You might think it, but you shouldn’t. This one is just as intent on stealing your identity as the rest. Want proof? It’s in the header. Normally, you won’t see all this information when you read your emails. Most email programs are set to display the basic stuff: who it’s from, who it’s for, what it’s about. But if you look under the VIEW menu, you might find something that shows you the “Source”.

Let’s look at the source header for this email. From here out, it’s just like it always is, Scam Flags in BOLD. I’ll save my comments for last. Read on…

From – Tue May 13 19:58:02 2008
X-Account-Key: account4
X-UIDL: 1210722875.216734.m1gemini00-05.prod.mesa1.1090636128
X-Mozilla-Status: 0001
X-Mozilla-Status2: 00000000
Received: (qmail 29392 invoked from network); 13 May 2008 23:54:35 -0000
Received: from unknown (HELO p3presmtp01-04.prod.phx3.secureserver.net) ([])
(envelope-sender tomtoonxyz@vip.sina.com)
by smtp27.prod.mesa1.secureserver.net (qmail-1.03) with SMTP
for ; 13 May 2008 23:54:35 -0000
Received: (qmail 15758 invoked from network); 13 May 2008 23:54:35 -0000
Received: from xyz.131.133.198.west-datacenter.net (HELO uaecourier.com) ([xyz.131.133.198])
(envelope-sender tomtoonxyz@vip.sina.com)
by p3presmtp01-04.prod.phx3.secureserver.net (qmail-ldap-1.03) with SMTP
for ; 13 May 2008 23:54:35 -0000
Received: from User ([])
(authenticated bits=0)
by uaecourier.com (8.13.1/8.13.1) with ESMTP id m4obscured900;
Tue, 13 May 2008 17:50:09 -0600
Message-Id: obscured.m4DNo4GE022900@uaecourier.com
From: “Tom Toon”
Date: Wed, 14 May 2008 00:50:39 +0200
X-Priority: 3
X-MSMail-Priority: Normal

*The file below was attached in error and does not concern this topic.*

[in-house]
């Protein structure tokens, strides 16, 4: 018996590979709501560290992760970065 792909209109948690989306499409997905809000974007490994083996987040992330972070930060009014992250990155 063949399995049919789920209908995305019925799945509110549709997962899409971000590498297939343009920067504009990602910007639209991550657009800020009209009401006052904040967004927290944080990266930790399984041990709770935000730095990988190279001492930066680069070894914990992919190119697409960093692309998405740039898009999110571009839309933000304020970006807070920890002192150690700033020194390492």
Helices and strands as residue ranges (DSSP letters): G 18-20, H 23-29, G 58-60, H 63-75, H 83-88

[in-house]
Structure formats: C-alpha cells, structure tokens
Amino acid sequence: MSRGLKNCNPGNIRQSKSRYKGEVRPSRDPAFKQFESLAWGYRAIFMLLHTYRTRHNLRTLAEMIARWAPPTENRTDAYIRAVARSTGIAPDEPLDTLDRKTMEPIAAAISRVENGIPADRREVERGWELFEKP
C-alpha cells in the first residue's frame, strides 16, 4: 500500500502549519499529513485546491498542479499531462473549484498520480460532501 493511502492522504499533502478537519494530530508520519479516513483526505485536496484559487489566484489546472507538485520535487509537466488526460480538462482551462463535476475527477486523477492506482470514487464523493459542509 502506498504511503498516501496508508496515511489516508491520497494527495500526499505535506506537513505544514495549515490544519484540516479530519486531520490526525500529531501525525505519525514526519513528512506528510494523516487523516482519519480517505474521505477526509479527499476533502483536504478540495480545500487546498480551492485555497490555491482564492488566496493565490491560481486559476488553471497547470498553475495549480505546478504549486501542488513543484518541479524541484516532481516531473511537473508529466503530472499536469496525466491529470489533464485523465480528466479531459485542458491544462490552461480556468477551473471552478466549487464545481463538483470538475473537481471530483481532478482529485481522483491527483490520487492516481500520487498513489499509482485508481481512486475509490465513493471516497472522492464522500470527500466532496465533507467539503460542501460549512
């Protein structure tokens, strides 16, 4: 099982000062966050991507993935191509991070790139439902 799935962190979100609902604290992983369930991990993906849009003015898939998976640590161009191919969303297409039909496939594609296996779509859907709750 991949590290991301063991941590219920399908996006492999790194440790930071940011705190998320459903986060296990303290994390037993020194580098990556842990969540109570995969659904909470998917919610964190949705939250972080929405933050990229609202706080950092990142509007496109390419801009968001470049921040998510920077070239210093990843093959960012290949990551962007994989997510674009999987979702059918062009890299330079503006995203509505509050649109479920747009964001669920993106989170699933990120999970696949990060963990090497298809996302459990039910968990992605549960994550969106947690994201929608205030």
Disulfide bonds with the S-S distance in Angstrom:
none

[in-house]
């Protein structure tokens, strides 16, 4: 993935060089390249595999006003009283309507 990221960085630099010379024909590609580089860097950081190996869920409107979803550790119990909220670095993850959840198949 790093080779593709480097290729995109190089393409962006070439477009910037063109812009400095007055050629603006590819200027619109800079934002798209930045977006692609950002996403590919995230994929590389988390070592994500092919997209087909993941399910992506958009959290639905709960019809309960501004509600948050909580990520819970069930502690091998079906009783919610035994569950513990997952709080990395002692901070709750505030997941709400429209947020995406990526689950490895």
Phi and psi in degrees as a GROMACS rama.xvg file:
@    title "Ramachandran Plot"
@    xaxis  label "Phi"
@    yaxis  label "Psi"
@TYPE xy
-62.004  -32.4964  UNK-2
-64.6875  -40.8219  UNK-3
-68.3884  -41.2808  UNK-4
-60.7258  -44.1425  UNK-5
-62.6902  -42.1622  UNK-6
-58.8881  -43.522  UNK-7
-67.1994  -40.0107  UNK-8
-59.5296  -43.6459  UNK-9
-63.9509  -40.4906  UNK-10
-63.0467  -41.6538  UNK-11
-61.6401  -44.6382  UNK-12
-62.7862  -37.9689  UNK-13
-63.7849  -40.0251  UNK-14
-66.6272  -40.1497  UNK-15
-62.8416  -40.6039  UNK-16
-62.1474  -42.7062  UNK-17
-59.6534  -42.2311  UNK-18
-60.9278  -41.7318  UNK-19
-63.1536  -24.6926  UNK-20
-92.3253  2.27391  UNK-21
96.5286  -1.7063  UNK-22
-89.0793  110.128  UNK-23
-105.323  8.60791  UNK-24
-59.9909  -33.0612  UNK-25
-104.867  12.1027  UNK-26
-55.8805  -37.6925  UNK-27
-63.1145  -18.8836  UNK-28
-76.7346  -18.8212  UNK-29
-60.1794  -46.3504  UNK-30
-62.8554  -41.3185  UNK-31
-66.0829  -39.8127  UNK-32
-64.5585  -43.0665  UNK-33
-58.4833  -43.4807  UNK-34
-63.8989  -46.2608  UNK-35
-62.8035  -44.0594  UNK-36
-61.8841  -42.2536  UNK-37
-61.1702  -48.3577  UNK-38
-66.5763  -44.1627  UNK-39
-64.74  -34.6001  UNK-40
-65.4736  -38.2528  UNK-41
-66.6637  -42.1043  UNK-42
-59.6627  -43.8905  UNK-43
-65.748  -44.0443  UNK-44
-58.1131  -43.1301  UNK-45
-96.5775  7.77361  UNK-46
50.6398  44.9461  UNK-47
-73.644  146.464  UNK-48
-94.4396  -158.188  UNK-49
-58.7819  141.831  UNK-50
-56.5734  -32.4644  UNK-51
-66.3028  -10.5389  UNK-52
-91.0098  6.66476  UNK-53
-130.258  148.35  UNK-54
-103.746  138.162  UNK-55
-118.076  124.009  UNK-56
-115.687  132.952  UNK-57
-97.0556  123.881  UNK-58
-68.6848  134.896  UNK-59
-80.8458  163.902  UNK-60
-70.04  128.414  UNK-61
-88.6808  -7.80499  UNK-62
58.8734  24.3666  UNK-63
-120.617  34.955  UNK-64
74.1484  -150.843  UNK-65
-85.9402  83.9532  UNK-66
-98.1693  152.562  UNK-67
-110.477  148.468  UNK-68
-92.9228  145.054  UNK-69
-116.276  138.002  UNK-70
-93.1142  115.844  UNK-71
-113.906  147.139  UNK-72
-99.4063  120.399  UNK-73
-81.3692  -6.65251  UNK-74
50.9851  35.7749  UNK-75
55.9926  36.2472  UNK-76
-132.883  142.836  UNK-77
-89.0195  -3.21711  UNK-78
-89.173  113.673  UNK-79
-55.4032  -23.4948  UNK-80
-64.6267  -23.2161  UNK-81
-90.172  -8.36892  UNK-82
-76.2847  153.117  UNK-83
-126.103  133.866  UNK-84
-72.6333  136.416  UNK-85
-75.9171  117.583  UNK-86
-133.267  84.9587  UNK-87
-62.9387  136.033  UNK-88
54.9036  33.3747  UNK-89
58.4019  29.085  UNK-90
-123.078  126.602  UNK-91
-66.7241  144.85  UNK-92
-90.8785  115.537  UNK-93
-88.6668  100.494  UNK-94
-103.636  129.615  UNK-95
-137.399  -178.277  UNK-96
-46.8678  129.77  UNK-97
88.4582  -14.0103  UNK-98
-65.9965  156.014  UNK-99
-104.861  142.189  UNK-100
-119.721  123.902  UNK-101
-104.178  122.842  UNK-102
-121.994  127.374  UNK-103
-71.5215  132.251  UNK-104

X-Mailer: Microsoft Outlook Express 6.00.2600.0000
X-MimeOLE: Produced By Microsoft MimeOLE V6.00.2600.0000
X-Nonspam: None
X-Antivirus: AVG for E-mail 7.5.524 [269.23.16/1430]
Mime-Version: 1.0
Content-Transfer-Encoding: 7bit
Content-Type: text/plain; charset=Windows-1251

Notice the email addresses. We see that the email actually originated from an email address @uaecourier.com, not yahoo.fr as Tommy Toon would like us to believe. It then was relayed by vip.sina.com, which happens to be one of the largest email providers in China. Easy to get lost in that bunch… After that the email bounced around the web for few minutes until it found its way into my inbox.

You might argue that, after reading the email, of course he had to resort to such tactics so as not to be found out by his father’s enemies. I would counter that if this guy has that kind of expertise (it’s not exactly common knowledge how to route an email through multiple accounts), then this guy doesn’t need our help. I would also point out that he tells us that he has already left his home country, so he is perfectly capable of acquiring the money himself.

This is a scam. Don’t fall for it. If your “heart” makes you reach out to these people, then expect it to be trampled upon, “my dearest”.


I am Jon, and my sincerity is real.